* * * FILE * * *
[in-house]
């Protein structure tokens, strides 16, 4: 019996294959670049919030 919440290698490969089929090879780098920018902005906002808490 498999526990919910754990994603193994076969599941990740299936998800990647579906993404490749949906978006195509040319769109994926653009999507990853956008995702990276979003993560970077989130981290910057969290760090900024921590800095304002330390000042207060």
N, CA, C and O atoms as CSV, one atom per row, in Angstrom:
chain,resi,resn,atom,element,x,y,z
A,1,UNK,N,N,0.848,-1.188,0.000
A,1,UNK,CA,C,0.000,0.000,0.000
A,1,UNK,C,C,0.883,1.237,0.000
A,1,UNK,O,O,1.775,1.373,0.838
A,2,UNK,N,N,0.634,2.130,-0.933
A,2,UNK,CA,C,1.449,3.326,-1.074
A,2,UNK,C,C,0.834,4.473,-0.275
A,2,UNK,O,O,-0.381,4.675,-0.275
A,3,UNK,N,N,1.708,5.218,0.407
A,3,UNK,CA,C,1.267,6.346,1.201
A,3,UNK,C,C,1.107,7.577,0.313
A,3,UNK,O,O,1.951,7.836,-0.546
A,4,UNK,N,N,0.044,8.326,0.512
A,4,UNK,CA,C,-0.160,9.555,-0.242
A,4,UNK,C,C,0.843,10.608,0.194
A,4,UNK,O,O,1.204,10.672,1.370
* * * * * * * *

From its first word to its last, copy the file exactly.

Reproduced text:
[in-house]
């Protein structure tokens, strides 16, 4: 019996294959670049919030 919440290698490969089929090879780098920018902005906002808490 498999526990919910754990994603193994076969599941990740299936998800990647579906993404490749949906978006195509040319769109994926653009999507990853956008995702990276979003993560970077989130981290910057969290760090900024921590800095304002330390000042207060």
N, CA, C and O atoms as CSV, one atom per row, in Angstrom:
chain,resi,resn,atom,element,x,y,z
A,1,UNK,N,N,0.848,-1.188,0.000
A,1,UNK,CA,C,0.000,0.000,0.000
A,1,UNK,C,C,0.883,1.237,0.000
A,1,UNK,O,O,1.775,1.373,0.838
A,2,UNK,N,N,0.634,2.130,-0.933
A,2,UNK,CA,C,1.449,3.326,-1.074
A,2,UNK,C,C,0.834,4.473,-0.275
A,2,UNK,O,O,-0.381,4.675,-0.275
A,3,UNK,N,N,1.708,5.218,0.407
A,3,UNK,CA,C,1.267,6.346,1.201
A,3,UNK,C,C,1.107,7.577,0.313
A,3,UNK,O,O,1.951,7.836,-0.546
A,4,UNK,N,N,0.044,8.326,0.512
A,4,UNK,CA,C,-0.160,9.555,-0.242
A,4,UNK,C,C,0.843,10.608,0.194
A,4,UNK,O,O,1.204,10.672,1.370